© GUARDIAN PHOTO BY SALLY COLE
Meaghan Blanchard is excited about launching her new CD, She’s Going to Fly, on Sept. 20 at the Mack in Charlottetown at 8 p.m. The album was produced by American record producer John Keane. The show will be opened by Dan Walsh, a banjo picking songwriter from the United Kingdom. Tickets are available at the Confederation Centre Box Office, 566-1267.
When Meaghan Blanchard went to the Memphis Folk Alliance conference two years ago she had no expectations.
“It was a birthday trip. I had raised some money from a crowd source fundraising site and I got to go down with my manager.
“I just wanted to be around music people, people who were doing what I wanted to do,” says the four-time P.E.I. Music award winner.
She was also looking for someone to produce her next CD.
That weekend, a chance meeting with John Keane, an American record producer, known for his work with Nanci Griffith, REM, The Indigo Girls and Widespread Panic, led to a massive opportunity for her.
“I’ve been reading about windows of opportunity and this was definitely one of them so I went with my gut feeling and just did it,” says Blanchard.
So, when she returned home to P.E.I. she called and asked him to produce her new CD. He agreed. And over the spring of 2012, they made plans to record it at his studio in Athens, Ga.
Blanchard says it was trust at first sight.
“It was a perfect match. He was such a sweet, quiet, gentle guy. He liked talking about his family and the music he liked. I thought, ‘what a breath of fresh air,” says Blanchard, who finished recording the album with him last fall.
Now, after months of anticipation, their collaboration, She’s Going to Fly, is being released.
“We kind of held onto it, purposely, until we were ready to release it, over the summer of 2013,” says Blanchard, adding the CD launch will take place Sept. 20 at the Mack in Charlottetown at 8 p.m.
The CD contains 12 songs. Except for two, Gamble or Save and All I’ve Lost, penned by Athens, Ga. songwriter Seth Livengood, all have been written by Blanchard.
The first single, When You Used to Call My Name, was released in the spring. It’s a song about losing love.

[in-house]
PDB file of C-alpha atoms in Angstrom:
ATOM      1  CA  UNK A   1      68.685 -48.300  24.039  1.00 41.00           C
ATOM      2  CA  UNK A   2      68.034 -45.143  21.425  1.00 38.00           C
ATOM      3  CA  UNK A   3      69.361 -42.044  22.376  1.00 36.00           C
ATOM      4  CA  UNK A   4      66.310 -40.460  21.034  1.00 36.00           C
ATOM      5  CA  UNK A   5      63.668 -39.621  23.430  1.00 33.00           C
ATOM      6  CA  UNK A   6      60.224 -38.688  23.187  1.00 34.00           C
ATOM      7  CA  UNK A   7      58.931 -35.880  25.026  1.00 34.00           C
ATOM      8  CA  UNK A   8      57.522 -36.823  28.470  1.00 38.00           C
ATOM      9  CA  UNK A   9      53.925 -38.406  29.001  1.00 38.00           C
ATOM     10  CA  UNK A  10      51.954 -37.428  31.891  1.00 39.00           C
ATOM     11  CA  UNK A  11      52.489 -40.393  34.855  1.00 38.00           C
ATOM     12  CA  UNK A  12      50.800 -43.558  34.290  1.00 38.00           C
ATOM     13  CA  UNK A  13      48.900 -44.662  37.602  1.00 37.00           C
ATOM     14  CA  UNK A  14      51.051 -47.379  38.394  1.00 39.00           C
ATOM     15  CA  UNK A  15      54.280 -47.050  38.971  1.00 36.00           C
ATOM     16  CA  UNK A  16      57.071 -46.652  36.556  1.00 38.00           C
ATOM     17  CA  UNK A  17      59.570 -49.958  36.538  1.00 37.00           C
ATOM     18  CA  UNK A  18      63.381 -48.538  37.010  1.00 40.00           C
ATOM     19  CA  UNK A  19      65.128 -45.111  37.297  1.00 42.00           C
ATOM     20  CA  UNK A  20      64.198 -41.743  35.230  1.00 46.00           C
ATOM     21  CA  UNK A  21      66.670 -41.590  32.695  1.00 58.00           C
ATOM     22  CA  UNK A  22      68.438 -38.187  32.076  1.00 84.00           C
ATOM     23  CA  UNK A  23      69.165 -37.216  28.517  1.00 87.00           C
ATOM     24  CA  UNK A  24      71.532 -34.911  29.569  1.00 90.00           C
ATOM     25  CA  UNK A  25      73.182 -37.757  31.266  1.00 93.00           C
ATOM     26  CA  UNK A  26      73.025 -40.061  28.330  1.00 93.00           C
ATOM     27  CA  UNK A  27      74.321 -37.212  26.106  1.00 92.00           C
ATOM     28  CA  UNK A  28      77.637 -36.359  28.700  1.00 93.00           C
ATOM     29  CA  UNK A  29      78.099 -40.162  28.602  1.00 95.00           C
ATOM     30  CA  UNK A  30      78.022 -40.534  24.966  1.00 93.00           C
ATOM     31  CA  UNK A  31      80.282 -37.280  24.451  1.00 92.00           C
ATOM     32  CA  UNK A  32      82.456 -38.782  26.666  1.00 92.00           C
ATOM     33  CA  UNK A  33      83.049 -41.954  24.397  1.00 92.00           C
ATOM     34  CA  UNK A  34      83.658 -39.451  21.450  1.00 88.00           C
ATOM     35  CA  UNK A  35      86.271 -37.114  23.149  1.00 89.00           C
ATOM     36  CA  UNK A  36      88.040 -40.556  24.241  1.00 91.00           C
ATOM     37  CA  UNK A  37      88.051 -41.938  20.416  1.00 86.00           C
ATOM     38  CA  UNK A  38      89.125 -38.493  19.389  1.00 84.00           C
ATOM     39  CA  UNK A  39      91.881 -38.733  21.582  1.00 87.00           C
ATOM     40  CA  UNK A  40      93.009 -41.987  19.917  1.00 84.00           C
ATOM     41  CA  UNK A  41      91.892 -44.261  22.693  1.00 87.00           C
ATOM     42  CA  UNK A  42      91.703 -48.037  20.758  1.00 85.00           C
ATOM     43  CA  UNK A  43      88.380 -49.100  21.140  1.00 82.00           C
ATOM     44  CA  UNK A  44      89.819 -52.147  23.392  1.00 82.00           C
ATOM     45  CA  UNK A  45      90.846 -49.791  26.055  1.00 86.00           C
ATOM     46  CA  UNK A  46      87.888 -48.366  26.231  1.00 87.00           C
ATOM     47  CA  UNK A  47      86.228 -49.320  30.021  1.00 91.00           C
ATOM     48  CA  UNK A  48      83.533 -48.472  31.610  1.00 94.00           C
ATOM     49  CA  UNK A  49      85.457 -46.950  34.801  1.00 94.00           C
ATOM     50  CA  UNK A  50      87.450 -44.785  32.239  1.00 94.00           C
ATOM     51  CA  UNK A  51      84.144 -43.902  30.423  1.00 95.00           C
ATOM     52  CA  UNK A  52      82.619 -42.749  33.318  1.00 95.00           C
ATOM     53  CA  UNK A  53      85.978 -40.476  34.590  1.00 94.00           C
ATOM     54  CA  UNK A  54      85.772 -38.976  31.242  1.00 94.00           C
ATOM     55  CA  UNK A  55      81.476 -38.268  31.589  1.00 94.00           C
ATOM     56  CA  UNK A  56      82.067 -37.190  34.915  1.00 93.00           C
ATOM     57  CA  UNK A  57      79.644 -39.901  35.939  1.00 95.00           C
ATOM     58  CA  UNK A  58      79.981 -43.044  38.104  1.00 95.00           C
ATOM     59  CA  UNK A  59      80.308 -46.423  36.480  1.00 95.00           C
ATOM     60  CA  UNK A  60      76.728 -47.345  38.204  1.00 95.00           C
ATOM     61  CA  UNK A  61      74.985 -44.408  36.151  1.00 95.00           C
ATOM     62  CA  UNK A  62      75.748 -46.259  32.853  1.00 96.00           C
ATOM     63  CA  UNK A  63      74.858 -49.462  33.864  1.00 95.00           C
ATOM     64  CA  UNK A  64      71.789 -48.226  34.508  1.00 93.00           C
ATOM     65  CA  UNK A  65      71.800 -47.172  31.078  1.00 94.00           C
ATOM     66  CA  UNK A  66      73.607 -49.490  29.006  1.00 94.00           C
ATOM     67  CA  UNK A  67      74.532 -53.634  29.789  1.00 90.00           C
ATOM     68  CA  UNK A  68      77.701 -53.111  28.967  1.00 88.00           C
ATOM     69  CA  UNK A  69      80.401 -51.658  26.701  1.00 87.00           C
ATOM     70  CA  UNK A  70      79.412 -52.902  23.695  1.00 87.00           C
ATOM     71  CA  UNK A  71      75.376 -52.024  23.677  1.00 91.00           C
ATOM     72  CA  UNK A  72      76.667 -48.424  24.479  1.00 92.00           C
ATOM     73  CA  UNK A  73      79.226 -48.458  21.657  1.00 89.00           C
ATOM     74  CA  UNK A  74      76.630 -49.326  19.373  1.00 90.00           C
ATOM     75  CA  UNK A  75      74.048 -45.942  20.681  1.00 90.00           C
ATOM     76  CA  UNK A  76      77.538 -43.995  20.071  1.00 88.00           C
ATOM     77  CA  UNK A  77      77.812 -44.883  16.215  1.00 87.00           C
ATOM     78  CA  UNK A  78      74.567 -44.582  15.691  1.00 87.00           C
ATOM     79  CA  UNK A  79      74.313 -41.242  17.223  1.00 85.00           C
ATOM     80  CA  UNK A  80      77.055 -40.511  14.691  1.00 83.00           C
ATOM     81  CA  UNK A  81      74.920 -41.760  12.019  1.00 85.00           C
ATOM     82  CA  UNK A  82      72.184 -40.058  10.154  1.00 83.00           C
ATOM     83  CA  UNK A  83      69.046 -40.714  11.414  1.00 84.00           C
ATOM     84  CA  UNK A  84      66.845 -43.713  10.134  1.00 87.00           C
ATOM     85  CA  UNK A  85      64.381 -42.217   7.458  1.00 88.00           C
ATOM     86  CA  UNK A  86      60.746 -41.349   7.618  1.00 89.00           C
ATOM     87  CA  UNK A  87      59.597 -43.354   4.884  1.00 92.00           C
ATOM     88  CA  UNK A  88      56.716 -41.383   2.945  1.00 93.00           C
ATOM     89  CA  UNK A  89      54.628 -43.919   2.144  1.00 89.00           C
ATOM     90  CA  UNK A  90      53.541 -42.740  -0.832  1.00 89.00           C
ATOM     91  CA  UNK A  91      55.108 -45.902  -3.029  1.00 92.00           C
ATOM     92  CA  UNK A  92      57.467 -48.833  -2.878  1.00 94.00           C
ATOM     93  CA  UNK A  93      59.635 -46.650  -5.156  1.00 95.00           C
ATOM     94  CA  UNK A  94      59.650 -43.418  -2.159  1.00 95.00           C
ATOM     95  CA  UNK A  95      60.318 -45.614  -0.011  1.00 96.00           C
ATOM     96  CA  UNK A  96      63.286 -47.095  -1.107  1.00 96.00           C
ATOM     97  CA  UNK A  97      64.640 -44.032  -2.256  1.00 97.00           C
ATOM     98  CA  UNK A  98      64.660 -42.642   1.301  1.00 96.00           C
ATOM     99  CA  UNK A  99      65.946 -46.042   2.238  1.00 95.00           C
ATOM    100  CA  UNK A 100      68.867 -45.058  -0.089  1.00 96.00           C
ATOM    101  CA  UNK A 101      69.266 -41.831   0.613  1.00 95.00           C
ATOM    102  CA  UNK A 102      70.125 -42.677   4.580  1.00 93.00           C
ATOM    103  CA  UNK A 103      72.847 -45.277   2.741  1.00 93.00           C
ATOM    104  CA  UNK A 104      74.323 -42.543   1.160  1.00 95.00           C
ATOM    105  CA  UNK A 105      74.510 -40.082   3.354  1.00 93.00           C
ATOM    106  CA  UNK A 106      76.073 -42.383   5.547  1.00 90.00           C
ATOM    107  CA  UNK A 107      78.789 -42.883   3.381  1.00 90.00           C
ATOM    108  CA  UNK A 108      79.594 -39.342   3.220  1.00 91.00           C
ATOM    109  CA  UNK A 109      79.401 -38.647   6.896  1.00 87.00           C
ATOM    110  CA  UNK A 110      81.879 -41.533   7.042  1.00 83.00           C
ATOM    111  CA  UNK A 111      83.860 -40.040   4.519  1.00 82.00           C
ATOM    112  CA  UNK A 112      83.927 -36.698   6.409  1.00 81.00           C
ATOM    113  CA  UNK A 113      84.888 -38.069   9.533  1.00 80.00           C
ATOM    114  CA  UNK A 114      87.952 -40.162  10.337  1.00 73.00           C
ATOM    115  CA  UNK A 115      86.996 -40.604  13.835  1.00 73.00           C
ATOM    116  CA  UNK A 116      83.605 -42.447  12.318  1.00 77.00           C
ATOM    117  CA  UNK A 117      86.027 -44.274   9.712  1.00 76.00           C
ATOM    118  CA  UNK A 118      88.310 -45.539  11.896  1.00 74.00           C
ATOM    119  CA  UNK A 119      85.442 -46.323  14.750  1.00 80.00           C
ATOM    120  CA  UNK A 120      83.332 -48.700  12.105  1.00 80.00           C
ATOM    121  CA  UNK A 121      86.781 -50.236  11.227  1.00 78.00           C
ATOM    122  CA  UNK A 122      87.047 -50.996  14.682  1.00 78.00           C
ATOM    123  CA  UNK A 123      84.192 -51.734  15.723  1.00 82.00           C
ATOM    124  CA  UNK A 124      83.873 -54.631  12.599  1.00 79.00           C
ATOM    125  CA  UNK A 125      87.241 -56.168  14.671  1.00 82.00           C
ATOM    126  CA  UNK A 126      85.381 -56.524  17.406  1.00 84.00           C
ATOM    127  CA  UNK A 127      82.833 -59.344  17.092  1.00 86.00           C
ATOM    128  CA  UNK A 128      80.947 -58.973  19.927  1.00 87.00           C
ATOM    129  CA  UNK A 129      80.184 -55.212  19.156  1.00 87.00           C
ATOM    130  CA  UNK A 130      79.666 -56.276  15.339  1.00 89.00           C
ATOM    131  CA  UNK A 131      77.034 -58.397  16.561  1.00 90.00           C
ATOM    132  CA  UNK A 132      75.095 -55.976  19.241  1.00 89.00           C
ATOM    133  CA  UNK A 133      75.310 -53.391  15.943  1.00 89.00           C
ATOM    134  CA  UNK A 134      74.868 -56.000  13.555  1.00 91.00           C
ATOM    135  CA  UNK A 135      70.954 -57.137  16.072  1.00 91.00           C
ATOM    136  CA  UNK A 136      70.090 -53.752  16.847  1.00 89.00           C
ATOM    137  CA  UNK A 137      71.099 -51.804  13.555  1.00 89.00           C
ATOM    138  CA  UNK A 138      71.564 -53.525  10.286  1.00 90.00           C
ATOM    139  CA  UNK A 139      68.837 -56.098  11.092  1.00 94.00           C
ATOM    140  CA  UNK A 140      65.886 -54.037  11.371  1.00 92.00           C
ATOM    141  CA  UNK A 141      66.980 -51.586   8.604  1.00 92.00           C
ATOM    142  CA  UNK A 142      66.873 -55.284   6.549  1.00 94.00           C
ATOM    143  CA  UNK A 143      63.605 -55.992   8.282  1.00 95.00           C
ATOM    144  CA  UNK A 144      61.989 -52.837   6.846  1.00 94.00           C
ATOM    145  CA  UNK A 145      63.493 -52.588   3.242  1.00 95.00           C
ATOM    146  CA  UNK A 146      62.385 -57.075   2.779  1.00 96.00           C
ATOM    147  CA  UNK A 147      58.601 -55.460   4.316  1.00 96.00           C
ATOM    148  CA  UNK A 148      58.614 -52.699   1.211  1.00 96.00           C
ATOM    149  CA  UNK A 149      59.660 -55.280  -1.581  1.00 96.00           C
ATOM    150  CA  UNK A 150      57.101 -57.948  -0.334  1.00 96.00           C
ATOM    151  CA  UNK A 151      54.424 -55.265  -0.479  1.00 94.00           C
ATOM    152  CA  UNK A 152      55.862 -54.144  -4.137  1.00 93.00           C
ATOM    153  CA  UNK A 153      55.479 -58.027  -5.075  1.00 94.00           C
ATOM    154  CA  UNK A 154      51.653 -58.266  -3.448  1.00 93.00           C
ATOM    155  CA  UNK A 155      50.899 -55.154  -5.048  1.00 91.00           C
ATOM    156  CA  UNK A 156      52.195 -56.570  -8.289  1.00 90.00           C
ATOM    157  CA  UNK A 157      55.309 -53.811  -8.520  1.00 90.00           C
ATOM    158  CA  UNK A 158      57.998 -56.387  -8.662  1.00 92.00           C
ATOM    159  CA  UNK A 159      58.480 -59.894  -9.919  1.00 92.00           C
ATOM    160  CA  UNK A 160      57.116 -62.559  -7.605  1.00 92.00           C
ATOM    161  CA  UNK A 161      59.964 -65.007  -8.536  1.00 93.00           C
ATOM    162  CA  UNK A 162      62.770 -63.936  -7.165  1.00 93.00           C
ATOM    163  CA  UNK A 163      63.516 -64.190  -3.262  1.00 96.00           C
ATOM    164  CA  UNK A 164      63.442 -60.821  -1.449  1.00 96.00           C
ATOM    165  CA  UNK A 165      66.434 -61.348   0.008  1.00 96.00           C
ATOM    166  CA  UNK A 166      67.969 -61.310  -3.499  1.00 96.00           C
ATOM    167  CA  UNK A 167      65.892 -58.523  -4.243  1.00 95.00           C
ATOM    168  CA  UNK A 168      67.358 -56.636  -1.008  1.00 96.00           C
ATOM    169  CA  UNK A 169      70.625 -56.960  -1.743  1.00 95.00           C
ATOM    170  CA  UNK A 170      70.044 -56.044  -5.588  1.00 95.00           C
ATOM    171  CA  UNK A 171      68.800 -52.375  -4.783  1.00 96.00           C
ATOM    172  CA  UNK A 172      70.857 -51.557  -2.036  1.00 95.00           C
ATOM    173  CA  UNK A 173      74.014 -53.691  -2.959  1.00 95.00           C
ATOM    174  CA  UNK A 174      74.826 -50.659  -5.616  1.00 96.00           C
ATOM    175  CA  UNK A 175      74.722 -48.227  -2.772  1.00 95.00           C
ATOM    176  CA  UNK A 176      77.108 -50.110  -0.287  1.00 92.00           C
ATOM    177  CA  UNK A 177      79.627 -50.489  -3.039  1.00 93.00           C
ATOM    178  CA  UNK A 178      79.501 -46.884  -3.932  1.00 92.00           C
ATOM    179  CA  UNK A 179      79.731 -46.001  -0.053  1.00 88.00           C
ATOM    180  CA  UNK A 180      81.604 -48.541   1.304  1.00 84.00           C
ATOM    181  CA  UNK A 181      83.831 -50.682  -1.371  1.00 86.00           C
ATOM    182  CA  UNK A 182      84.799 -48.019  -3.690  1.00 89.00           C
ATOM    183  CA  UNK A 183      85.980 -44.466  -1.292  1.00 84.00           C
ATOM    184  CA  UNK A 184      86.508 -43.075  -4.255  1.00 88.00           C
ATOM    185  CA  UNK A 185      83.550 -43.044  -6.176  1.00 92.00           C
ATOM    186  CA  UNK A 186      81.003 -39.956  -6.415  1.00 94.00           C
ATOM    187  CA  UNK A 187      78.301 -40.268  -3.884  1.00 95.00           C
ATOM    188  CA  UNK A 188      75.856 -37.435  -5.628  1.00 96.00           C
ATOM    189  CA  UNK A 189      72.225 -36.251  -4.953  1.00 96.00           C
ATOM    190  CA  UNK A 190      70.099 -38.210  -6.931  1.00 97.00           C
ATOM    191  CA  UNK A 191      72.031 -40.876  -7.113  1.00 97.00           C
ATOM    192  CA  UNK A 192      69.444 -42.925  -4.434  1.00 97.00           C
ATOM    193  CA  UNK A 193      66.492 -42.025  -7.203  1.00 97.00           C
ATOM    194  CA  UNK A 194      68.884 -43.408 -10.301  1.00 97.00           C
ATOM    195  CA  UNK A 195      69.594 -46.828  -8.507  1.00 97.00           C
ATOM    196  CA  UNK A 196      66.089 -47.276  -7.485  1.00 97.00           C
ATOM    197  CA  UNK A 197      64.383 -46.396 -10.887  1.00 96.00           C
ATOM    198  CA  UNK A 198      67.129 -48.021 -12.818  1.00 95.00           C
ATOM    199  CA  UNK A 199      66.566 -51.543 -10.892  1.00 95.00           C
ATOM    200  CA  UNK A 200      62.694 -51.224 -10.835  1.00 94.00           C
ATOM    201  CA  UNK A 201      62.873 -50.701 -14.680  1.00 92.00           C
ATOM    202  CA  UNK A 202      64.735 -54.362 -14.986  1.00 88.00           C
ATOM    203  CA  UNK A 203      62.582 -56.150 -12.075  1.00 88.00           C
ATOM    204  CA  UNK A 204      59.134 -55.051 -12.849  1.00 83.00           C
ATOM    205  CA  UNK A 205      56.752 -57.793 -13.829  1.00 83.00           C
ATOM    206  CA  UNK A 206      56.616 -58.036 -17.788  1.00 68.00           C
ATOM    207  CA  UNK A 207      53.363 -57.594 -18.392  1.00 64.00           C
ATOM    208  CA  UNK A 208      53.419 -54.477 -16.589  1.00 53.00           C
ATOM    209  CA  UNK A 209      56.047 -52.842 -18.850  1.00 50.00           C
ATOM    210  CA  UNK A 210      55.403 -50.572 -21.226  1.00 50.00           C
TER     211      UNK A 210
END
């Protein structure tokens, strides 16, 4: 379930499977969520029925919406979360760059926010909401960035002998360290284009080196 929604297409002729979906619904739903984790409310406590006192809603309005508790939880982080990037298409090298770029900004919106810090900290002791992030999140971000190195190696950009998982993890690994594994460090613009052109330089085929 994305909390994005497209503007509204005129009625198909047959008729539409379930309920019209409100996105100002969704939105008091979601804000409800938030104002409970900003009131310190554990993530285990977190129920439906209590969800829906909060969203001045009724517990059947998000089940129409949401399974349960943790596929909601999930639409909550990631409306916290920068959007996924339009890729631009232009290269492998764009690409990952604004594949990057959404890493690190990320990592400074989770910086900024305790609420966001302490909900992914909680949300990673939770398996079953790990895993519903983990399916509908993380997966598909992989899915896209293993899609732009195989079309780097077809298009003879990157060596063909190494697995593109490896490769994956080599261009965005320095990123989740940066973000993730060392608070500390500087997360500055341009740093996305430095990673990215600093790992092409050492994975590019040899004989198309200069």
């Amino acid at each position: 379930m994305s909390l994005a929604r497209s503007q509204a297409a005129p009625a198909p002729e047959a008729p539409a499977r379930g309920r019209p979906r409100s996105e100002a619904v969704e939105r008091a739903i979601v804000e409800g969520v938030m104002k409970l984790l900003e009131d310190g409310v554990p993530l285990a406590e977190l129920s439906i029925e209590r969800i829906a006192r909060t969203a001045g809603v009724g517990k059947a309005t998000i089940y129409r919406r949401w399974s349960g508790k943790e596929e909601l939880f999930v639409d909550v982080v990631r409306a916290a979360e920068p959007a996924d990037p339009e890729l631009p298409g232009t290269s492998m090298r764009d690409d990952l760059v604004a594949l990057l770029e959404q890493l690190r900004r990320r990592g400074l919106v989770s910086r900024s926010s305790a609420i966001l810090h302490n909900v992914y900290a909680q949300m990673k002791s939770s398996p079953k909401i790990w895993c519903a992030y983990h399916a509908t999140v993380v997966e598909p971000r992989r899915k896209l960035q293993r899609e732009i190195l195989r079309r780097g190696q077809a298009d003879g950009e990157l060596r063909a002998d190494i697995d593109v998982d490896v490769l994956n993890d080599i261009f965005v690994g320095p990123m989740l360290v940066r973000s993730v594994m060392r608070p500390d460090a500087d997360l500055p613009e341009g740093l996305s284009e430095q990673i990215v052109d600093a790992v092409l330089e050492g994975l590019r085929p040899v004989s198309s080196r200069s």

“When You Used to Call My Name is inspired by the idea of how quickly things can change when you’re in a relationship. Everything is going great but then someone pulls the rug from out from under you and you can just be heartbroken. It’s happened to me before and it was happening to a friend of mine. (One day) she was feeling low and I said, ‘No, we’re not going to do that to ourselves again. We’re going to get out.’ So, I wrote about it.
There’s a line in the song that she penned, especially for her friend:
‘I’m not going to cry for moon or milk or for you. A burning bridge is going to light the way and you know that I’m pulling through.’
Watching the Dandelions grow is an early fan favourite.
“I’m at a point where all my friends are getting married. But in my career choice, that’s not where I am right now. And Facebook has brought all that to the fore. Everyday you see that people are in relationships or out of relationships. It’s just a constant update.
“So the song has lots of references to weddings and marriage and parents calling to say, ‘what’s going on? Why aren’t you settling down?’ I think it’s a pretty prominent thing on P.E.I. but my dreams are bigger then just settling down. It’s not that I don’t believe in settling down and marriage and kids and all that good stuff. I can’t wait. But my dreams are bigger than settling down,” she says.
Seven Nut Pie was inspired by her first day on the job at Leonhard’s Café in Charlottetown, where she continues to work as a server.
“Axel was showing me around the café. At one point he opened the pastry cooler and said ‘seven nut pie’.
“And it was like a song had just dropped out of the sky. So, I ran to the bathroom and wrote it on napkins. I was the worst server that day, but I had the song,” says Blanchard, adding she’s excited about the launch.
“We’re taking this month to focus on this show. After the launch, I have a MusicP.E.I. showcase. Then I’m doing a Maritime tour with Dan Walsh, a phenomenal banjo picking songwriter from the United Kingdom, before taking off on a tour of Ontario.
“It’s going to be a busy fall.”
Sally Cole is a features writer with The Guardian. She welcomes comments about her column as well as suggestions for future columns from readers. She may be reached at firstname.lastname@example.org or by phone at 629-6000, ext. 6054.